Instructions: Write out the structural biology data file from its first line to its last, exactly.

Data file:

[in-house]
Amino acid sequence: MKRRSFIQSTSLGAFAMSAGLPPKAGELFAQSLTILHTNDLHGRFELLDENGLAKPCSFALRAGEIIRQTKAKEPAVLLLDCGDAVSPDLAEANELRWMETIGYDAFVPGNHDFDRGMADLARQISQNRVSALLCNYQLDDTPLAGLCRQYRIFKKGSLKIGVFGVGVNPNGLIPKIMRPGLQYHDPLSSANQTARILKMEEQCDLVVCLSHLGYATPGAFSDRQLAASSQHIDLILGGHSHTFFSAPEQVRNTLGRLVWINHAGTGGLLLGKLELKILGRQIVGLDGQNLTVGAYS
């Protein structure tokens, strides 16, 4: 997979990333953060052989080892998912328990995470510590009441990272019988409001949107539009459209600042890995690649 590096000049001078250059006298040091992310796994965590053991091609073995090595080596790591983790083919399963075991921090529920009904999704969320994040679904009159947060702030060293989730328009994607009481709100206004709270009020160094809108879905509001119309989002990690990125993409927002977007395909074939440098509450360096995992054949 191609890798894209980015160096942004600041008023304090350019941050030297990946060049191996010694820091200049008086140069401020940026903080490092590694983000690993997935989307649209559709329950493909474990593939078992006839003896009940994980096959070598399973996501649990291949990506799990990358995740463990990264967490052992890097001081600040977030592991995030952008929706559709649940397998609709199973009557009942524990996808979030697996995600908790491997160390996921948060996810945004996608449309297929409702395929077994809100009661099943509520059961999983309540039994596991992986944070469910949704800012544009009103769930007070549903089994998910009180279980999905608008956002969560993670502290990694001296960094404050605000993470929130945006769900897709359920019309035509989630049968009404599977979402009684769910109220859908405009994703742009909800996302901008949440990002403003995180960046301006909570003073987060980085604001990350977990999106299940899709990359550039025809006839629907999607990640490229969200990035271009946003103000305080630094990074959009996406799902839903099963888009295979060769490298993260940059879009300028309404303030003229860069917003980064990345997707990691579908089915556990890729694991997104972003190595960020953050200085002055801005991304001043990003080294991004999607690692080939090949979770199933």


[in-house]
Amino acid sequence: MKRRSFIQSTSLGAFAMSAGLPPKAGELFAQSLTILHTNDLHGRFELLDENGLAKPCSFALRAGEIIRQTKAKEPAVLLLDCGDAVSPDLAEANELRWMETIGYDAFVPGNHDFDRGMADLARQISQNRVSALLCNYQLDDTPLAGLCRQYRIFKKGSLKIGVFGVGVNPNGLIPKIMRPGLQYHDPLSSANQTARILKMEEQCDLVVCLSHLGYATPGAFSDRQLAASSQHIDLILGGHSHTFFSAPEQVRNTLGRLVWINHAGTGGLLLGKLELKILGRQIVGLDGQNLTVGAYS
């Protein structure tokens, strides 16, 4: 997979990333953060052989080892998912328990995470510590009441990272019988409001949107539009459209600042890995690649 590096000049001078250059006298040091992310796994965590053991091609073995090595080596790591983790083919399963075991921090529920009904999704969320994040679904009159947060702030060293989730328009994607009481709100206004709270009020160094809108879905509001119309989002990690990125993409927002977007395909074939440098509450360096995992054949 191609890798894209980015160096942004600041008023304090350019941050030297990946060049191996010694820091200049008086140069401020940026903080490092590694983000690993997935989307649209559709329950493909474990593939078992006839003896009940994980096959070598399973996501649990291949990506799990990358995740463990990264967490052992890097001081600040977030592991995030952008929706559709649940397998609709199973009557009942524990996808979030697996995600908790491997160390996921948060996810945004996608449309297929409702395929077994809100009661099943509520059961999983309540039994596991992986944070469910949704800012544009009103769930007070549903089994998910009180279980999905608008956002969560993670502290990694001296960094404050605000993470929130945006769900897709359920019309035509989630049968009404599977979402009684769910109220859908405009994703742009909800996302901008949440990002403003995180960046301006909570003073987060980085604001990350977990999106299940899709990359550039025809006839629907999607990640490229969200990035271009946003103000305080630094990074959009996406799902839903099963888009295979060769490298993260940059879009300028309404303030003229860069917003980064990345997707990691579908089915556990890729694991997104972003190595960020953050200085002055801005991304001043990003080294991004999607690692080939090949979770199933």